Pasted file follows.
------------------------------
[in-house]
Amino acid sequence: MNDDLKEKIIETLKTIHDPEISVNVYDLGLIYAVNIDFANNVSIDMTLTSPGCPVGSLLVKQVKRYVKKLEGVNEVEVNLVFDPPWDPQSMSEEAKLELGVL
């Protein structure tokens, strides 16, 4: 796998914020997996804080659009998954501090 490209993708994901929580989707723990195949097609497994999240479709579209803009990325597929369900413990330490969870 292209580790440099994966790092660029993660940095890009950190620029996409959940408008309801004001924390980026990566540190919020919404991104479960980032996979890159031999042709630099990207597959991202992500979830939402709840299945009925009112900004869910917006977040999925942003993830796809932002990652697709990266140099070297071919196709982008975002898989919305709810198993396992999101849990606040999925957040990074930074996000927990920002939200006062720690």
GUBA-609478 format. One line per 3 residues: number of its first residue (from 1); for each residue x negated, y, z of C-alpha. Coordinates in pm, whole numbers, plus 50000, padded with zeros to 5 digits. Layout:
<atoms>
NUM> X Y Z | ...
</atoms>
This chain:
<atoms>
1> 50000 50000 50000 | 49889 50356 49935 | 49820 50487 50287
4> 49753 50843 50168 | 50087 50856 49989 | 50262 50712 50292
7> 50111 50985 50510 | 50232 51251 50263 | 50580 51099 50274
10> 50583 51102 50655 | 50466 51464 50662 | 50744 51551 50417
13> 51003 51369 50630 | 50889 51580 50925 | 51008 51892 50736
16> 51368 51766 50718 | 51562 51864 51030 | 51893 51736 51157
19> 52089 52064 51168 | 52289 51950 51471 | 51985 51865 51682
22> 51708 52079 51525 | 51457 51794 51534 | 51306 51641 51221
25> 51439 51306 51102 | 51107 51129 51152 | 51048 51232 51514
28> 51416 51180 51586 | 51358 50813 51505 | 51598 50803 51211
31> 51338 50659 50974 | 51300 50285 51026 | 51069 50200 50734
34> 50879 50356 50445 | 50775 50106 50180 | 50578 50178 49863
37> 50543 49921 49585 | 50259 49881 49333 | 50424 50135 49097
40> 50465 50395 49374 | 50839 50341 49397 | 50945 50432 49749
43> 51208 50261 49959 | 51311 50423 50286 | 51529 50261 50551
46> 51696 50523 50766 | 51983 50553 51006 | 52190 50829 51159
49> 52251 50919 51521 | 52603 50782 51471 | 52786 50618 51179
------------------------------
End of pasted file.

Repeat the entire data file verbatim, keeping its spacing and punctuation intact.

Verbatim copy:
[in-house]
Amino acid sequence: MNDDLKEKIIETLKTIHDPEISVNVYDLGLIYAVNIDFANNVSIDMTLTSPGCPVGSLLVKQVKRYVKKLEGVNEVEVNLVFDPPWDPQSMSEEAKLELGVL
């Protein structure tokens, strides 16, 4: 796998914020997996804080659009998954501090 490209993708994901929580989707723990195949097609497994999240479709579209803009990325597929369900413990330490969870 292209580790440099994966790092660029993660940095890009950190620029996409959940408008309801004001924390980026990566540190919020919404991104479960980032996979890159031999042709630099990207597959991202992500979830939402709840299945009925009112900004869910917006977040999925942003993830796809932002990652697709990266140099070297071919196709982008975002898989919305709810198993396992999101849990606040999925957040990074930074996000927990920002939200006062720690």
GUBA-609478 format. One line per 3 residues: number of its first residue (from 1); for each residue x negated, y, z of C-alpha. Coordinates in pm, whole numbers, plus 50000, padded with zeros to 5 digits. Layout:
<atoms>
NUM> X Y Z | ...
</atoms>
This chain:
<atoms>
1> 50000 50000 50000 | 49889 50356 49935 | 49820 50487 50287
4> 49753 50843 50168 | 50087 50856 49989 | 50262 50712 50292
7> 50111 50985 50510 | 50232 51251 50263 | 50580 51099 50274
10> 50583 51102 50655 | 50466 51464 50662 | 50744 51551 50417
13> 51003 51369 50630 | 50889 51580 50925 | 51008 51892 50736
16> 51368 51766 50718 | 51562 51864 51030 | 51893 51736 51157
19> 52089 52064 51168 | 52289 51950 51471 | 51985 51865 51682
22> 51708 52079 51525 | 51457 51794 51534 | 51306 51641 51221
25> 51439 51306 51102 | 51107 51129 51152 | 51048 51232 51514
28> 51416 51180 51586 | 51358 50813 51505 | 51598 50803 51211
31> 51338 50659 50974 | 51300 50285 51026 | 51069 50200 50734
34> 50879 50356 50445 | 50775 50106 50180 | 50578 50178 49863
37> 50543 49921 49585 | 50259 49881 49333 | 50424 50135 49097
40> 50465 50395 49374 | 50839 50341 49397 | 50945 50432 49749
43> 51208 50261 49959 | 51311 50423 50286 | 51529 50261 50551
46> 51696 50523 50766 | 51983 50553 51006 | 52190 50829 51159
49> 52251 50919 51521 | 52603 50782 51471 | 52786 50618 51179